TD: But they’re not. And you wouldn’t see that when you were in your twenties, because you wouldn’t have enough experience. And now I see today, in the computing field, the great labs are Google and Facebook.
TP: Where the money is.
TD: Well in Google’s case where the people at the top are basically researchers that got lucky and found a way to fund what they were doing already in graduate school on a very large scale. I know a bunch of people that work at their lab; they’re working on interesting technical problems with the sort of real world applicability that you expect from an industrial lab. It’s a great place to do that sort of thing but will it still be there in twenty years? I don’t know.
TP: It seems there is a kind of floating world of people that do that work. The successful companies change, but these big labs are always a component of Silicon Valley.
TD: Some people ask me: How do I get a job in this business? Well, as far as I know what you do is you start doing it when it’s a really stupid idea. I have no advice for contemporary people on how to get into this business because you certainly don’t do it the way I did it.
TP: You’re doing something obscure, it takes off, and then you’re in a totally different universe. Again I see a connection there between your professional life and your musical life. Resolutely, in the most positive possible way, you’ve kept your musical life amateur.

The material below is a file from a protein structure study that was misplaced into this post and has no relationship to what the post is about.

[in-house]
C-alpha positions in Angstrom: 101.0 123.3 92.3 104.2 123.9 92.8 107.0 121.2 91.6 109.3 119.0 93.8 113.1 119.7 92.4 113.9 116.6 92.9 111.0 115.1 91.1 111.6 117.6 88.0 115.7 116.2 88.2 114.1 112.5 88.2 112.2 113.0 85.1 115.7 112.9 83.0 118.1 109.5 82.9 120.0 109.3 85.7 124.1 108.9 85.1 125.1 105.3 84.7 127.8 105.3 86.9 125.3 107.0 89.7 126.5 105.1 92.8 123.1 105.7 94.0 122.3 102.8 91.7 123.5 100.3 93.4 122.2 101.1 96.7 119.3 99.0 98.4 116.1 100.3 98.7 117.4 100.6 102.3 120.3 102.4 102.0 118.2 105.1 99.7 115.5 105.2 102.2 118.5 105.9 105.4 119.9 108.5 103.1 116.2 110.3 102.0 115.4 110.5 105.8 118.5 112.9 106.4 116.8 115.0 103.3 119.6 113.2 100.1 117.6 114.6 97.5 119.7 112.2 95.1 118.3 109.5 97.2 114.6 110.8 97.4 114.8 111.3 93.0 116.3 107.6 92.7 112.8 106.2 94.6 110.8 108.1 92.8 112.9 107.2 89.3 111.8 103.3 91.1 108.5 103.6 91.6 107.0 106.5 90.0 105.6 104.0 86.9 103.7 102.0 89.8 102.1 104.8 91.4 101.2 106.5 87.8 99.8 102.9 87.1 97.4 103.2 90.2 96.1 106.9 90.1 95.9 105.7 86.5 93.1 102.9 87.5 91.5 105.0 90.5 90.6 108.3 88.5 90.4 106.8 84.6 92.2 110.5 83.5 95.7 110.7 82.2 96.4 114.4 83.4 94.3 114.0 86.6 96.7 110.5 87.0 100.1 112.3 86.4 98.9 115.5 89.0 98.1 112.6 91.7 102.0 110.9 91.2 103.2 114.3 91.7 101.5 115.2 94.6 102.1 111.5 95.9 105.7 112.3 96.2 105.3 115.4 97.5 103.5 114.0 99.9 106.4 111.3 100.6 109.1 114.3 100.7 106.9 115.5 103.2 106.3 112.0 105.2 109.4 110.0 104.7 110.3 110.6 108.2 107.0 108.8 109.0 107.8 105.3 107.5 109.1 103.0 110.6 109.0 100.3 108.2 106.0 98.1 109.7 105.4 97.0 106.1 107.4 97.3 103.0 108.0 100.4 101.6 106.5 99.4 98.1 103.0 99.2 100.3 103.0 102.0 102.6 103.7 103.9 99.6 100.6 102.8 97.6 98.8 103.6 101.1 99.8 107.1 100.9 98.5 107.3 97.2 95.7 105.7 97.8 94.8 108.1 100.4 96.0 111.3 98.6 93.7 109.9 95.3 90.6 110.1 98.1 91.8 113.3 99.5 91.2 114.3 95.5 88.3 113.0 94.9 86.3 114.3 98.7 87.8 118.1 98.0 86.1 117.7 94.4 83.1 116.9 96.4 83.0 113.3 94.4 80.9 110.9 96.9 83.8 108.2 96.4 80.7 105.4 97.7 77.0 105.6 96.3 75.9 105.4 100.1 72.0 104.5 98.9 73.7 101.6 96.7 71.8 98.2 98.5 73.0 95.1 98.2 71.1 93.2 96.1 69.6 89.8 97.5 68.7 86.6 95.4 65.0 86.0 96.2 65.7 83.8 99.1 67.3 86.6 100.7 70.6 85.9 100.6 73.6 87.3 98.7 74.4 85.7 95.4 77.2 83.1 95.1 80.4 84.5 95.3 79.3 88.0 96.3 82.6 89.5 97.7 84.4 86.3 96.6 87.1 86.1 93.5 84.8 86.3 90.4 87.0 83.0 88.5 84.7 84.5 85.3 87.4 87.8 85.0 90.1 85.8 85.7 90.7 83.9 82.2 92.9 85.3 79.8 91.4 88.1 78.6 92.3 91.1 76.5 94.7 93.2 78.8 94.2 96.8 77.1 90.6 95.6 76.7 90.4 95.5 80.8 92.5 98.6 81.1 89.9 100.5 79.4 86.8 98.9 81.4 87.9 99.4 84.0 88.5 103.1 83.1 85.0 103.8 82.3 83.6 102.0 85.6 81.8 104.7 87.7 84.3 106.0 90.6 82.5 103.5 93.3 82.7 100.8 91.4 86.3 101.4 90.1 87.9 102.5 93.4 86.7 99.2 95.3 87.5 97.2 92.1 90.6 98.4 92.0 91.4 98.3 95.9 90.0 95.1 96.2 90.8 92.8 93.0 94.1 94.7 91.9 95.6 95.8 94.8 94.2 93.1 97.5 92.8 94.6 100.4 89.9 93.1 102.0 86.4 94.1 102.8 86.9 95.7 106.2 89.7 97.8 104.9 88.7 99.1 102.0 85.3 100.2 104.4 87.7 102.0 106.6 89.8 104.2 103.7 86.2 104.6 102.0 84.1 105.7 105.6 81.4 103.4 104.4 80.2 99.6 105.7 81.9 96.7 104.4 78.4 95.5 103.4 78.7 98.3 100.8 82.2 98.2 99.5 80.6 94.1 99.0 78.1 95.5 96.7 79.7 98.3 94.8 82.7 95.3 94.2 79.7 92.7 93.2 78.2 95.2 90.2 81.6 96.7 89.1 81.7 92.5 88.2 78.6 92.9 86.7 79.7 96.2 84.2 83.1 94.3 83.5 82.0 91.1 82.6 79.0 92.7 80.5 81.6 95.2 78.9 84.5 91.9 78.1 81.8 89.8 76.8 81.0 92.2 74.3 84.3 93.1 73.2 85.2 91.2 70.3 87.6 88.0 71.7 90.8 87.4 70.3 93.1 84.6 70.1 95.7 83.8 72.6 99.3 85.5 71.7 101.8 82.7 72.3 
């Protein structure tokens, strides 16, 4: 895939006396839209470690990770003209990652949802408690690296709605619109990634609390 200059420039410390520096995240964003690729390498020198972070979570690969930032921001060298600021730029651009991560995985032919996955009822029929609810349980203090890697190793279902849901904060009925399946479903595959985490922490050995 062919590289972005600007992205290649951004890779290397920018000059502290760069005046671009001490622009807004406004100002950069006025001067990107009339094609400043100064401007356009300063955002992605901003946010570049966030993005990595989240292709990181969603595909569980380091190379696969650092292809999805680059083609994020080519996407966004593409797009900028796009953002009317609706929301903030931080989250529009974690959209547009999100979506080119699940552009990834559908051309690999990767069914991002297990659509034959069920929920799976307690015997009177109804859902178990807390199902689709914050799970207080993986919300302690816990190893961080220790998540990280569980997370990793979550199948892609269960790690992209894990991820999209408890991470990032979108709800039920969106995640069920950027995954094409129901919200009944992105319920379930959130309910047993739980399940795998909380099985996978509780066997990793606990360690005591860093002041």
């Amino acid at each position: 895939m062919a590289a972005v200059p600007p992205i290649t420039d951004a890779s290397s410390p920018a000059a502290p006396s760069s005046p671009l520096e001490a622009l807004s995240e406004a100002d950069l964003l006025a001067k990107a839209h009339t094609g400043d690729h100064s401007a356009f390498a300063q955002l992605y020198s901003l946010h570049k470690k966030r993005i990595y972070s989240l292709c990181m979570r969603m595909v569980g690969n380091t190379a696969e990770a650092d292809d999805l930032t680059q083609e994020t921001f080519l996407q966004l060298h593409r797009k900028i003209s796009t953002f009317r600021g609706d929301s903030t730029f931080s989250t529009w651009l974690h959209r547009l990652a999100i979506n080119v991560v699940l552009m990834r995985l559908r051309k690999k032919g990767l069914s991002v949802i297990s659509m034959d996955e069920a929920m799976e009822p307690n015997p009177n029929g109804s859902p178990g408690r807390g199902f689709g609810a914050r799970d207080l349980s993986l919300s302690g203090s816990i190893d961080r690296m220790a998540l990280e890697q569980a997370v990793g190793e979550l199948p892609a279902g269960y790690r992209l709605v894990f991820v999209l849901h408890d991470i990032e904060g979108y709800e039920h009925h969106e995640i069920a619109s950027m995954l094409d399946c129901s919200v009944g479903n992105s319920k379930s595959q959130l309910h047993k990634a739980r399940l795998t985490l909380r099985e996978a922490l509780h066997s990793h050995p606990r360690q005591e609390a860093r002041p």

TD: Yeah. I’m a big fan of amateurs.
TP: Why is that?
TD: Real professionals often lose sight of the real artistic goals. You think about professional orchestra musicians, for example. I know a couple, and they would hate for you to say it, but boy they think of themselves as music mechanics. Sit ’em down in front of a score, maybe they get to read it through once. There are the pieces they learned in school that they do every year and then there’s the new ones that they read once and then perform.
There is a serious technical skill involved in doing that, but it’s pretty far removed from an intense personal involvement in art. Not all amateurs have the same attitude but the etymology of the word tells you: amateurs are people who do it because they love it. And ultimately everything is about love. I put on these concerts because there are sounds I love to hear. I often come up short trying to talk about the stuff because, if it’s right after a concert and I’ve just had my ears washed in amazing sound for two hours, how am I supposed to say something about that?